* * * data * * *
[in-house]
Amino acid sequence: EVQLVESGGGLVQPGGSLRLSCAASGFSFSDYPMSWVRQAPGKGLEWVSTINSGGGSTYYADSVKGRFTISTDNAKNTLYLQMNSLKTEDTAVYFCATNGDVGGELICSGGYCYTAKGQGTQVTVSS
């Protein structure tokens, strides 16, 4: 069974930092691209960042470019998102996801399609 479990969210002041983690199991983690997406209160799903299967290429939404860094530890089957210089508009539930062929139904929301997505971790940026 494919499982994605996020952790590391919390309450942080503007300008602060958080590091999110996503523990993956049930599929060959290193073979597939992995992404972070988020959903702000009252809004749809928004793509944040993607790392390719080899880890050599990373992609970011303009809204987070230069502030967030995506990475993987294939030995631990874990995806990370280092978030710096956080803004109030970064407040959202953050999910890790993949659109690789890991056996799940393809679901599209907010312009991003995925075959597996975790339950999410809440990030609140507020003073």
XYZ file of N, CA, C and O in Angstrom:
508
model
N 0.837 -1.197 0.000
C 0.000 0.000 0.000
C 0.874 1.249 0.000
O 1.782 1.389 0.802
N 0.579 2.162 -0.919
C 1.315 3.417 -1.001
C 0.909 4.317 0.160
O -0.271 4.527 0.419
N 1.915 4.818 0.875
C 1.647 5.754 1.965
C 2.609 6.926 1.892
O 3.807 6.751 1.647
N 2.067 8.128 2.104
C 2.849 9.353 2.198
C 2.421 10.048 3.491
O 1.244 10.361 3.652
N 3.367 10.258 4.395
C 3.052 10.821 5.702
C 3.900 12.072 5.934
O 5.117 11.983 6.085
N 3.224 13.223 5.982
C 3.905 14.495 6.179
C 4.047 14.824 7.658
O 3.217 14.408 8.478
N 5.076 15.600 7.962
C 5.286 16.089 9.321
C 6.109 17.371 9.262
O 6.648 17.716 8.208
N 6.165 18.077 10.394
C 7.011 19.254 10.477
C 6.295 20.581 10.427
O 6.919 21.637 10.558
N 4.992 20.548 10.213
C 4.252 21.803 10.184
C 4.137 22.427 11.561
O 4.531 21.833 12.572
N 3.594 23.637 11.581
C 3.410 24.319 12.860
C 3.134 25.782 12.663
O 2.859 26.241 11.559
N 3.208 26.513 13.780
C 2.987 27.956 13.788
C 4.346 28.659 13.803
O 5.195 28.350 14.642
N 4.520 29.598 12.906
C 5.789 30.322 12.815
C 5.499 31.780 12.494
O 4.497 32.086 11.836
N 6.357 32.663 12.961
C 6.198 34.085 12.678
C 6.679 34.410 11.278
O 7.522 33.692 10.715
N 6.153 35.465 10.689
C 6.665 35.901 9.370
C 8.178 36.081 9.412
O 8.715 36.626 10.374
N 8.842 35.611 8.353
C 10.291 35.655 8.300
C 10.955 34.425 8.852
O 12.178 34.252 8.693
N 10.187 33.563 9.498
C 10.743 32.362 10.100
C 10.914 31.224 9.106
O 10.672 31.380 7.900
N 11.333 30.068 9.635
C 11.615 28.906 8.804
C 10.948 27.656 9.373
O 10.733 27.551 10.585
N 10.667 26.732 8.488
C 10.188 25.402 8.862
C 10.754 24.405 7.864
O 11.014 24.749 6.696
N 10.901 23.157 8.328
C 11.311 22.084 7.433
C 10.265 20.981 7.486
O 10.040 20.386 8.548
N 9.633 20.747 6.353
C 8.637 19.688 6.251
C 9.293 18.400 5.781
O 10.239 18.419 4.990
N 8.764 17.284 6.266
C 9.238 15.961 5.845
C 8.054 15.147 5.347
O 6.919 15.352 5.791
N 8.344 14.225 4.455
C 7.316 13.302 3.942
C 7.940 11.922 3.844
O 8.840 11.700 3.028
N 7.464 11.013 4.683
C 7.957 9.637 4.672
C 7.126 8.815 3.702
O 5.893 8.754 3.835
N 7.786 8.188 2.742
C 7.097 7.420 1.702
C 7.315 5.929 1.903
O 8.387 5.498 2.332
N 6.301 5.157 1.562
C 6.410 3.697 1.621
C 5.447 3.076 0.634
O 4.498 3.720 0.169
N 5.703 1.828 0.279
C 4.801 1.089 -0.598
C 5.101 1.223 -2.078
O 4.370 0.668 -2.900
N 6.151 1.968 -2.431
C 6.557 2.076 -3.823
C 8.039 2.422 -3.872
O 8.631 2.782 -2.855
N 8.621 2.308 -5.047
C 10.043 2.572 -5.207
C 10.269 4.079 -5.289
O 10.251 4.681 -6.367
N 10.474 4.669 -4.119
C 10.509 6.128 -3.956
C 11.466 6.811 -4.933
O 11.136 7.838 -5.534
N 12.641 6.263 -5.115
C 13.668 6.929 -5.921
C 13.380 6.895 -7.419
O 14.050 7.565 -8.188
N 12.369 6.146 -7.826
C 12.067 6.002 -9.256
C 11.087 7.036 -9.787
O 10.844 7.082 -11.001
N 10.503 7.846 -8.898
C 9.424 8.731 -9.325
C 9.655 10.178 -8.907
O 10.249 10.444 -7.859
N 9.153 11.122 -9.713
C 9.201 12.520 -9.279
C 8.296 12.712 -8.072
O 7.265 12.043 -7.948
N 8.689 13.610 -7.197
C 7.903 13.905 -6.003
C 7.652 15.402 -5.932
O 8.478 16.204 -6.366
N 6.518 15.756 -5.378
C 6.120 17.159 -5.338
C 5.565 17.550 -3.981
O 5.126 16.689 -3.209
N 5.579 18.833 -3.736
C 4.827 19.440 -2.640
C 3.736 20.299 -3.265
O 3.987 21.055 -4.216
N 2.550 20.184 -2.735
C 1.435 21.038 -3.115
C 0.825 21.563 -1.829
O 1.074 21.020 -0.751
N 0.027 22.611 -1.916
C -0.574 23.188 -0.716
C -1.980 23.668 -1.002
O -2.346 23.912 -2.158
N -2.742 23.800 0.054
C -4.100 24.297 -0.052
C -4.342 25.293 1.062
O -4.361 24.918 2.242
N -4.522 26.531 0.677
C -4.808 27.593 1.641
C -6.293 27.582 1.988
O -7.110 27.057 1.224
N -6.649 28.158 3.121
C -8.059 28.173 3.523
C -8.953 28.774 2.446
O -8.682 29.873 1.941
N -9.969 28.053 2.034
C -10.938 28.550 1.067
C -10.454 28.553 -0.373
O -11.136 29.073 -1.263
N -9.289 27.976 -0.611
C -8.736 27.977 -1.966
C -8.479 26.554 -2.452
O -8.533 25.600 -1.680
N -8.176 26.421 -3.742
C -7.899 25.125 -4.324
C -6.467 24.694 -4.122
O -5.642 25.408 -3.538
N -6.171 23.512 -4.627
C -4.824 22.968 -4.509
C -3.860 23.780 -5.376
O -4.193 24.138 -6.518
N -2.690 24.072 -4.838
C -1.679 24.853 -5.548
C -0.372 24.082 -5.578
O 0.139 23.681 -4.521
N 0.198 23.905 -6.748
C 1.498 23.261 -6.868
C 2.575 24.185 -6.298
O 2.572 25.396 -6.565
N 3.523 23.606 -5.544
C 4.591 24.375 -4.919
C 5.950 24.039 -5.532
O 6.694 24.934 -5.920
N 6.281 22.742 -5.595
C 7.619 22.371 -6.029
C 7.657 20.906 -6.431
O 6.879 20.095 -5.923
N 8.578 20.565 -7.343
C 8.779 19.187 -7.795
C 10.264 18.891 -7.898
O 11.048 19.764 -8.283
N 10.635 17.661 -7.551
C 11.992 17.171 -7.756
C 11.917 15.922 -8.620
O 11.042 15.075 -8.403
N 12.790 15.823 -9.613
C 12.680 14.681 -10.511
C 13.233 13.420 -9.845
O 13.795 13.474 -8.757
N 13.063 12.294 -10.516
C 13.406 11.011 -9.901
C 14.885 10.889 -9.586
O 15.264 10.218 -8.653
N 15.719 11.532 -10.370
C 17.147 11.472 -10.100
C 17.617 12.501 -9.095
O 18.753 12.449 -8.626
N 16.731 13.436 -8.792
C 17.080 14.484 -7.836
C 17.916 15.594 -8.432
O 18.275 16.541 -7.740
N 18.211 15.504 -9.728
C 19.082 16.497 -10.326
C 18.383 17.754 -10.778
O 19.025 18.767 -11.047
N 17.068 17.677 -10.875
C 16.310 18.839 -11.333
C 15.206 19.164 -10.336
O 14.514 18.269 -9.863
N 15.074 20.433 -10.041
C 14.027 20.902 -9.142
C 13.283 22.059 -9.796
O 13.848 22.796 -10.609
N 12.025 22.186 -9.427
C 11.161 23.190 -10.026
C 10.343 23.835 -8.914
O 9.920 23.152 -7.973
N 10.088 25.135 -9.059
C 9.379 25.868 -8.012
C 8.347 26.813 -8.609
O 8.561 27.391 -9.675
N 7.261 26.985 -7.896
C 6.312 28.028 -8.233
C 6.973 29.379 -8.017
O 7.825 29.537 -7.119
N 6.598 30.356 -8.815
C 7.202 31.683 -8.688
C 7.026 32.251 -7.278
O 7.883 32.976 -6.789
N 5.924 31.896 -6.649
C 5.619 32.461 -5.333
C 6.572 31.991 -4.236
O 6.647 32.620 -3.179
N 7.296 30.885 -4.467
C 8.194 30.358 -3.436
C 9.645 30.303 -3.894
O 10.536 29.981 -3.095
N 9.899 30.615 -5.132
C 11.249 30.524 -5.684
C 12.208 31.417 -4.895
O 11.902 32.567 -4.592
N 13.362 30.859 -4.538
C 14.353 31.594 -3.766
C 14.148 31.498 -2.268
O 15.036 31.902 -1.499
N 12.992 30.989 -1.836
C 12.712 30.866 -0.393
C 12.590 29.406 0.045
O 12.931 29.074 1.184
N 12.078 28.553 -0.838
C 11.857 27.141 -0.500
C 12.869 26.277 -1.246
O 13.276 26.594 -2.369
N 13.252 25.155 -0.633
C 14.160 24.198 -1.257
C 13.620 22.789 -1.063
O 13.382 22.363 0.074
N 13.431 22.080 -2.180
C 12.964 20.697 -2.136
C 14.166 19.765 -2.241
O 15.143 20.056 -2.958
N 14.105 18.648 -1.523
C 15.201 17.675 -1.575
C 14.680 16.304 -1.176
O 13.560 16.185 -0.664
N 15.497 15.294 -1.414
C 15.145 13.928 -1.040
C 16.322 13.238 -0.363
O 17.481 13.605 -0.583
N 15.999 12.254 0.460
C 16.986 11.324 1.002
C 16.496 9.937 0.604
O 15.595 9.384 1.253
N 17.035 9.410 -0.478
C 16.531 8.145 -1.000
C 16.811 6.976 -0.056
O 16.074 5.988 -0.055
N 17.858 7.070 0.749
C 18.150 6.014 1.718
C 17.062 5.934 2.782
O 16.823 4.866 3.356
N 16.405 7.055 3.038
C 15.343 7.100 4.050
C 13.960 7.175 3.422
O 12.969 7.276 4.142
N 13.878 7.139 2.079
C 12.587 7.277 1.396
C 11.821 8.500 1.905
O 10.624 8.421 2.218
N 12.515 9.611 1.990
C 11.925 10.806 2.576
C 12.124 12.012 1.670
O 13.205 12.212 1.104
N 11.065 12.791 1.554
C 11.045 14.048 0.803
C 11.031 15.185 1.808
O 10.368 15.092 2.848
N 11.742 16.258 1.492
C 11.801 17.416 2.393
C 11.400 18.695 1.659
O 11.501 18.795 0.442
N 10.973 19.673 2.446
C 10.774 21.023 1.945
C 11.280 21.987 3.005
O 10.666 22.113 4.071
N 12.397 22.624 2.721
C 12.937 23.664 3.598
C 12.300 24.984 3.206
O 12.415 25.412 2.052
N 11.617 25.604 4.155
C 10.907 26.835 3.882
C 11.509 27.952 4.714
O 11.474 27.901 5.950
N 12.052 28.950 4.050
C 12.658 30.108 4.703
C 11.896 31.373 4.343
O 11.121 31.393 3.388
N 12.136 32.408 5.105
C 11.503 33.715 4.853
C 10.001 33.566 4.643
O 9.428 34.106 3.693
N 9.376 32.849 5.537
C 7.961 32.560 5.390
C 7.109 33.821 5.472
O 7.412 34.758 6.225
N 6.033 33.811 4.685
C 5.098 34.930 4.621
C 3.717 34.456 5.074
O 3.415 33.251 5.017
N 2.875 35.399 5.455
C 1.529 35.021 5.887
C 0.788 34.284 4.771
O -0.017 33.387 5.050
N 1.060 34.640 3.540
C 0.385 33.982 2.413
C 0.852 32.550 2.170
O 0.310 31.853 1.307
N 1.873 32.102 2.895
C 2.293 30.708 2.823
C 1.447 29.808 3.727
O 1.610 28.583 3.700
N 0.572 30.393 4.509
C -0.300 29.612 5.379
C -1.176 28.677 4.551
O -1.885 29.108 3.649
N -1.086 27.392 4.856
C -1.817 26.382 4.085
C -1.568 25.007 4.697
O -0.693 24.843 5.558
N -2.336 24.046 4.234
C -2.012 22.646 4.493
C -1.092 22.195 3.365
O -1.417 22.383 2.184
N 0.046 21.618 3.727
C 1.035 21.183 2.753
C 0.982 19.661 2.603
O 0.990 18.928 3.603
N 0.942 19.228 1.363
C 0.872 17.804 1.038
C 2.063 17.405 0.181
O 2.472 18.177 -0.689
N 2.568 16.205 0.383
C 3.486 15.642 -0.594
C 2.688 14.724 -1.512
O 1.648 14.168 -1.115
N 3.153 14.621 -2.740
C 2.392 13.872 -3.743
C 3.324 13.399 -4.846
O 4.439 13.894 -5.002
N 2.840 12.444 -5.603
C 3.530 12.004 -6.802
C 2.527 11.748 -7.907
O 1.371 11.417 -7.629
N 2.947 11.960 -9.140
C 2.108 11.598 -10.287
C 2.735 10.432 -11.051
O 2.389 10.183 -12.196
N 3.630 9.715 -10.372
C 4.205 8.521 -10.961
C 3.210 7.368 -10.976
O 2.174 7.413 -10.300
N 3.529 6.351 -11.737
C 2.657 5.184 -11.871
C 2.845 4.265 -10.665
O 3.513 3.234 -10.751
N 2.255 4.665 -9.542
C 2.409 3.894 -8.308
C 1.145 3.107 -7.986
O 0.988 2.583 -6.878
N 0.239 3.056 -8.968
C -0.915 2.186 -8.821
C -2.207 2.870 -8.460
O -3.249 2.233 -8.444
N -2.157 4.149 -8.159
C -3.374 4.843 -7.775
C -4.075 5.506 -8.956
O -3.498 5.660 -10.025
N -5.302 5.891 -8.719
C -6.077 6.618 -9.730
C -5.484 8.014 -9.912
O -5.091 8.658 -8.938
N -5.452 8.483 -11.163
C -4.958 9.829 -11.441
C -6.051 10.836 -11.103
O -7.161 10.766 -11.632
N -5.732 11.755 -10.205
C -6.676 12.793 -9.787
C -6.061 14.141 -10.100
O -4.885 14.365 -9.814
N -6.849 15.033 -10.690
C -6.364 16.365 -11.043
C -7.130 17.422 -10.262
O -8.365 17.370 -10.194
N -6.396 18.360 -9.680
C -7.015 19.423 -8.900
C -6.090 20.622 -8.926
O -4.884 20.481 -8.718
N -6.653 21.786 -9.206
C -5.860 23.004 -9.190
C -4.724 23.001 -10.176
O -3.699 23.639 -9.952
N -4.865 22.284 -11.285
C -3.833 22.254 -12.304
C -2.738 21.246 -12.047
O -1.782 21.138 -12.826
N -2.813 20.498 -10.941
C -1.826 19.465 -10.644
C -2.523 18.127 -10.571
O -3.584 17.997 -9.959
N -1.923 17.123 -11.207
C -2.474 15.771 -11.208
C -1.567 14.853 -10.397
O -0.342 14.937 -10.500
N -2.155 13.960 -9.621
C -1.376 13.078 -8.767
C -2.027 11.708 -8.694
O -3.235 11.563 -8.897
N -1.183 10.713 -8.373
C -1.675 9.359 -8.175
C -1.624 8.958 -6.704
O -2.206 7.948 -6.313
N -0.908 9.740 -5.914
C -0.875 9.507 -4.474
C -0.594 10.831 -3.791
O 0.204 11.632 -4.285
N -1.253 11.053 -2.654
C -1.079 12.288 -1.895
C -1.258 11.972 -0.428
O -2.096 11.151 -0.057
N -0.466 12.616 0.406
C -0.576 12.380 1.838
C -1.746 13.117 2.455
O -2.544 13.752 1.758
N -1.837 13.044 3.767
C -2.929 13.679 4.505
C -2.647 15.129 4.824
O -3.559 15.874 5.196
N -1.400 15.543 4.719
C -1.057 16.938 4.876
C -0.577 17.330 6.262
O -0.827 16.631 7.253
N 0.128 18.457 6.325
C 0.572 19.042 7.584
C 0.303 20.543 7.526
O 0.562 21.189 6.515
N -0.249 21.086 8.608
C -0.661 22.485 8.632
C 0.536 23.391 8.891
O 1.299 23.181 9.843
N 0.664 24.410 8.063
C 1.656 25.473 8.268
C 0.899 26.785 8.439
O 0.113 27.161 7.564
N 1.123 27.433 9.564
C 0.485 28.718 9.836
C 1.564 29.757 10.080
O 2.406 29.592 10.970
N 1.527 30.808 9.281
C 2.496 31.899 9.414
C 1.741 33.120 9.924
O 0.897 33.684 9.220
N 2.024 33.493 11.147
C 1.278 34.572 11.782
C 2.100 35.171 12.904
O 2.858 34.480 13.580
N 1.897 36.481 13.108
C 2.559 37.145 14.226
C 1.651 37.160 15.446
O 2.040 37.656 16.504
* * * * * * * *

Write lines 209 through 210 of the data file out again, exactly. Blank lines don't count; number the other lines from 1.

C 11.917 15.922 -8.620
O 11.042 15.075 -8.403